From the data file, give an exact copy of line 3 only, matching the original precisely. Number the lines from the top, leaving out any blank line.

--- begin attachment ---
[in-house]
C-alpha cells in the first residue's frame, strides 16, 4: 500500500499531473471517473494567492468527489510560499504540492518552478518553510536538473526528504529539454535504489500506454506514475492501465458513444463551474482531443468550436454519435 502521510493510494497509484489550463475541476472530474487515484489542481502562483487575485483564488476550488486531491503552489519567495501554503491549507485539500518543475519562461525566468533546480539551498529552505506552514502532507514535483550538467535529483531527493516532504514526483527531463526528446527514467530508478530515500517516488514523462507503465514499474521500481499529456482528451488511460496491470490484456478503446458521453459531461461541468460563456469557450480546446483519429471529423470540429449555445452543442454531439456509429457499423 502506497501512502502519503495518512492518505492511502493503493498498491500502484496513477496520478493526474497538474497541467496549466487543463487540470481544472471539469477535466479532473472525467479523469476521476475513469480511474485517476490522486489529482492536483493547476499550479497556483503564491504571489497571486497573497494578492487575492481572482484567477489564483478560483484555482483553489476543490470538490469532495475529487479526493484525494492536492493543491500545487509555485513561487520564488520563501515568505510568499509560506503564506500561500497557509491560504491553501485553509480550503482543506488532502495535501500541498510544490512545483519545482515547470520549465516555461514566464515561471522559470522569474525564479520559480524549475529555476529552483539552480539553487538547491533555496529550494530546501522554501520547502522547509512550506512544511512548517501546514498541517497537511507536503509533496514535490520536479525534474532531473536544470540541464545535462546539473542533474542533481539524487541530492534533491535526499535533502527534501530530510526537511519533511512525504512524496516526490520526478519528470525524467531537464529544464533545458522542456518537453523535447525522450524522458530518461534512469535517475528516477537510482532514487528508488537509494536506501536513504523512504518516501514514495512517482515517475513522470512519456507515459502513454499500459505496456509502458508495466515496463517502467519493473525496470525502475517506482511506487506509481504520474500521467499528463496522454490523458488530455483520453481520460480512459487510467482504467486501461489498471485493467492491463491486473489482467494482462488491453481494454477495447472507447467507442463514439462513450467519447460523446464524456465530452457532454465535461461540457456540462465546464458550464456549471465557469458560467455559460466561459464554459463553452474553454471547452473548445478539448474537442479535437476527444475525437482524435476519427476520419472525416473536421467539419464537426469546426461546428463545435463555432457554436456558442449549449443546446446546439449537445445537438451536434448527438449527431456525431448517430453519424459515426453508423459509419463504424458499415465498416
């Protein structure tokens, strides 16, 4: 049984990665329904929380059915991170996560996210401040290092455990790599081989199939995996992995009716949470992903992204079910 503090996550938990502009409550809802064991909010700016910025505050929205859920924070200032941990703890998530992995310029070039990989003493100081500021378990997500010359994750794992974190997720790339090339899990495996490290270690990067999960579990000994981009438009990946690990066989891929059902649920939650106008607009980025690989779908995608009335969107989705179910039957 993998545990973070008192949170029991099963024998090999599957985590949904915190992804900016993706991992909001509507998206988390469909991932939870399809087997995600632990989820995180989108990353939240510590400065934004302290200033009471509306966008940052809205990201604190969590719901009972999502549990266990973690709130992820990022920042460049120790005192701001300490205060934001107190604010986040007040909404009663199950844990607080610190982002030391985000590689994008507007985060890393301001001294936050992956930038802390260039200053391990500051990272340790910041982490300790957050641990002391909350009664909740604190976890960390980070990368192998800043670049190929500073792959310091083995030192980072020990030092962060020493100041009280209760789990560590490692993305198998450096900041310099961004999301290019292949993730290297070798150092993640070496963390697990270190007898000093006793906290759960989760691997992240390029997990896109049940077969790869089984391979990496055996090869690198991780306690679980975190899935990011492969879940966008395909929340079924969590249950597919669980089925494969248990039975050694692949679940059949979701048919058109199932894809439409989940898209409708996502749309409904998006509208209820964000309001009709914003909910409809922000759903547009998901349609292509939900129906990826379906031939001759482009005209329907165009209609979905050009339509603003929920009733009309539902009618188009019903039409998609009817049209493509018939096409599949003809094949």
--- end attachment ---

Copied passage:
């Protein structure tokens, strides 16, 4: 049984990665329904929380059915991170996560996210401040290092455990790599081989199939995996992995009716949470992903992204079910 503090996550938990502009409550809802064991909010700016910025505050929205859920924070200032941990703890998530992995310029070039990989003493100081500021378990997500010359994750794992974190997720790339090339899990495996490290270690990067999960579990000994981009438009990946690990066989891929059902649920939650106008607009980025690989779908995608009335969107989705179910039957 993998545990973070008192949170029991099963024998090999599957985590949904915190992804900016993706991992909001509507998206988390469909991932939870399809087997995600632990989820995180989108990353939240510590400065934004302290200033009471509306966008940052809205990201604190969590719901009972999502549990266990973690709130992820990022920042460049120790005192701001300490205060934001107190604010986040007040909404009663199950844990607080610190982002030391985000590689994008507007985060890393301001001294936050992956930038802390260039200053391990500051990272340790910041982490300790957050641990002391909350009664909740604190976890960390980070990368192998800043670049190929500073792959310091083995030192980072020990030092962060020493100041009280209760789990560590490692993305198998450096900041310099961004999301290019292949993730290297070798150092993640070496963390697990270190007898000093006793906290759960989760691997992240390029997990896109049940077969790869089984391979990496055996090869690198991780306690679980975190899935990011492969879940966008395909929340079924969590249950597919669980089925494969248990039975050694692949679940059949979701048919058109199932894809439409989940898209409708996502749309409904998006509208209820964000309001009709914003909910409809922000759903547009998901349609292509939900129906990826379906031939001759482009005209329907165009209609979905050009339509603003929920009733009309539902009618188009019903039409998609009817049209493509018939096409599949003809094949």